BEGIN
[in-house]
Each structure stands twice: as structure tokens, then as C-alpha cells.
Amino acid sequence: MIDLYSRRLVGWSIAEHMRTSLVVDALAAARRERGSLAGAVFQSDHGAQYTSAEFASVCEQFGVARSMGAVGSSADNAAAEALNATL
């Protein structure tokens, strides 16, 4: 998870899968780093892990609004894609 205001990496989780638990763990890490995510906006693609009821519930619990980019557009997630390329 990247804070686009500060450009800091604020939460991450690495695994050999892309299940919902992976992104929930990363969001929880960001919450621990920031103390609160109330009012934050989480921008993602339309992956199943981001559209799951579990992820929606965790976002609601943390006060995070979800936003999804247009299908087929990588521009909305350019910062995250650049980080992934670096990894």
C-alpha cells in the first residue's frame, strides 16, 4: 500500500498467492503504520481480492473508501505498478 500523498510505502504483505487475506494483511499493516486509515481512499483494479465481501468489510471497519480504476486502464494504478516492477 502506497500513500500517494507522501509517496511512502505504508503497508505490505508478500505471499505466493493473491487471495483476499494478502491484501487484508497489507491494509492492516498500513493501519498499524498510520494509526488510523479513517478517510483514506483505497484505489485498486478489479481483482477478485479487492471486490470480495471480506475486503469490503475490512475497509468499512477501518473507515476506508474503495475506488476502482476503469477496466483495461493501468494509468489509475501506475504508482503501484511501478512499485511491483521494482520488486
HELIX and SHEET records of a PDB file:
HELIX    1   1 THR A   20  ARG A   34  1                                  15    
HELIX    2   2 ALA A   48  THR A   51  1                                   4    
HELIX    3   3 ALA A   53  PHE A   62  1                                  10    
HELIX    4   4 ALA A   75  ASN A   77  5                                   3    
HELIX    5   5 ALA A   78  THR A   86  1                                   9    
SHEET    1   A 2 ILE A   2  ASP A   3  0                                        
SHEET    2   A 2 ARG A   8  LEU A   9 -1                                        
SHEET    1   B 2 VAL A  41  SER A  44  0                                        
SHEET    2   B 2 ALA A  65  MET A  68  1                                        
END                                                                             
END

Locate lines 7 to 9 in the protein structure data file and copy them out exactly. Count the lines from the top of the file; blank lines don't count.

HELIX    1   1 THR A   20  ARG A   34  1                                  15    
HELIX    2   2 ALA A   48  THR A   51  1                                   4    
HELIX    3   3 ALA A   53  PHE A   62  1                                  10    